Railway tracks: The railway tracks are on a Low Enbankment (see page 43 of the Flames Of War rulebook).
River Cance: The river treated as Deep River (see page 43 of the Flames Of War rulebook).
Holy Ground: The Abbey may not be occupied by any force.

L’Abbaye Blanche Game Map

Day of the Typhoon: The USAAF IX Tactical Air Force was primarily used to intercept the Luftwaffe that attempted to provide aerial cover for Operation Lüttich. Therefore the British Second Tactical Air Force was used in ground support missions. The Americans can therefore use air support from the British arsenal.

Terrain Set Up
The mission is played on the map shown above, which is based on an actual sketch of the area made by the defending troops. The map orientation will remain the same regardless of the mission played.  

Breakthrough Mission Notes
The Defender must deploy in sectors A and D. However they can only deploy units behind the hedgerow in sector D, not in front of it. Their reserves must arrive in sector A.
The Attacker must deploy in sector C. Their delayed reserves will arrive in sector B but can use either road as their starting point.

No Retreat Notes
The Defenders must deploy in sectors A and B. 

Suggested Historical Forces

Fox Company, 120th Infantry Regiment Rifle Company (D-Day: American)
Lieutenant Tom Springfield (823rd TD Btn) Rifle Company HQ (2x Thompson SMG team)
1st Platoon, Fox Company Rifle Platoon 
(10x M1 Garand rifle team, 1x Bazooka team, 2x M1919 LMG)
Weapons Platoon, Fox Company Mortar Platoon (3x 60mm mortar)
120th Infantry Regiment Anti-tank 57mm Anti-tank Platoon (3x 57mm gun)
823rd Tank Destroyer Battalion 3-inch Tank Destroyer Platoon (4x 3-inch gun)
Field Fortifications 2 Minefields
2nd Platoon, Fox Company Rifle Platoon 
(10x M1 Garand rifle team, 1x Bazooka team)
Stragglers from D, E, H and K Companies Rifle Platoon 
(10x M1 Garand rifle team, 1x Bazooka team)
British Second Tactical Air Force British Typhoon Fighter-bomber Flight (D-Day: British)

The 3-inch Tank Destroyer Platoon can be split into two separate Units with 2x 3-inch guns each at the discretion of the American player depending on the mission played. The two minefields can be placed anywhere in the Defender’s deployment zone.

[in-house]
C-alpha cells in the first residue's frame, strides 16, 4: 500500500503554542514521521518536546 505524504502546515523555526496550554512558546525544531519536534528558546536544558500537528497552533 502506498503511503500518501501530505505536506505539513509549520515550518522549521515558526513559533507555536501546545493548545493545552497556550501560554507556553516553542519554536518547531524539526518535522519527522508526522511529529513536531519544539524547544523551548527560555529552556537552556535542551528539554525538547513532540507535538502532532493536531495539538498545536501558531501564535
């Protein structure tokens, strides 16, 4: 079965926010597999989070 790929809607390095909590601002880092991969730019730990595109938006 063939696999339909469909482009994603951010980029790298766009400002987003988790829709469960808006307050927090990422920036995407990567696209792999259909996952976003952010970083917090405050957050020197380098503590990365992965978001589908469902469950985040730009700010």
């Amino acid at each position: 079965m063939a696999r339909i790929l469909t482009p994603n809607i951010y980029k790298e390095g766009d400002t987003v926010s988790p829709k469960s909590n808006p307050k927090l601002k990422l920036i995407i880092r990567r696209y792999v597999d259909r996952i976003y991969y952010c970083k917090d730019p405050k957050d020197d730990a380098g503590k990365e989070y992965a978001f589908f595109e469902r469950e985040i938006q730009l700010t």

2. SS-Panzergrenadier Regiment Armoured SS-Panzergrenadier Company (D-Day: Waffen-SS)
“Der Führer Kampfgruppe” Armoured SS-Panzergrenadier Company HQ
(2x MP40 SMG team, 1x Sd Kfz 251 (MG))
Armoured SS-Panzergrenadier Platoon
(5x MG42 team with Panzerfaust, 3x Sd Kfz 251 (MG))
Armoured SS-Panzergrenadier Platoon
(5x MG42 team with Panzerfaust, 3x Sd Kfz 251 (MG))

SS-Reconnaissance Platoon (5x MG42 team, 5x Sd Kfz 250 (MG))
StuG SS-Tank Platoon (4x StuG)
Panzer IV SS-Tank Platoon (4x Panzer IV)
Additional units for Breakthrough mission Armoured 7.5cm SS Gun Cannon Platoon
(2x Sd Kfz 251 (7.5cm))
SS-Panzergrenadier Platoon (7x MG42 team with Panzerfaust)
Additional unit for No Retreat mission 15cm SS Nebelwerfer Battery (6x 15cm Nebelwerfer)
Historical Outcome
The gunners of the 823rd Tank Destroyer Battalion had great success at ambushing the slow column of vehicles travelling northwards towards St Barthelmy. The Germans tried to outflank this force on several occasions, but were met with fierce small arms fire. Stragglers from other rifle companies arrived to bolster the defences and they held out over several days.

Scenario 4: Hill 314

Situation Report (9 August, early evening)

A handful of companies from the 120th Infantry Regiment have held the high ground for several days. Repeated German attacks have been repulsed. The fire support of the artillery is forcing the attackers back and playing havoc with their vehicle columns below.

Attacker’s Briefing
The stubborn Americans on the hill are close to breaking. We have intercepted their radio transmissions and they are low on ammunition and medical supplies. No relief force has been able to breakthrough our cordon to reach them. You must clear the heights so they can no longer observe our positions. Their artillery is causing severe damage to our road bound vehicles. We have offered them a generous ultimatum to surrender yet still they refuse.

Defensive positions
Defender’s Briefing
You are surrounded and cut off from the rest of your forces. The only thing that is keeping you alive seems to be the ring of fire from our own artillery. However the observers’ radio batteries are badly depleted. A supply drop is scheduled to be delivered soon but it looks to be too late to arrive before the next attack. The Germans have asked for our surrender, I think you know the answer to that one… 
Hill 314 Game Map
Mission Special Rules
This is a Bridgehead mission with the following additional rules:
Bocage: All hedgerows will be treated as Bocage (see pages 78-79 of D-Day: British).
Double Points: All Victory Points for this mission are doubled for both sides.
Hold until Relieved: All American units in reserve must remain off table for the entire game, only Infantry teams are deployed. Observers are deployed on the table and can fire Bombardment from Artillery Units that are off table.
Radio Batteries: All ranging in attempts for off board artillery are subject to this special rule which represents the dwindling radio batteries of the observers (Spotting Teams). All fire support missions from off table artillery must be called in by observers in the following manner. The Americans start with a pool of 9 dice that represents their radio batteries. At the start of their turn they can roll these dice to determine how many fire support missions they can call in. These will be successful on a roll of 5+. The number of successful rolls determines how many artillery bombardments can be used. For example: A player rolls 9 dice and gets 3, 4, 4, 6, 2, 5, 5, 1, 2. They have been successful three times and can call in three bombardments this turn. Repeat bombardments also require a successful roll. The number of dice decreases by one each turn to a minimum of 3.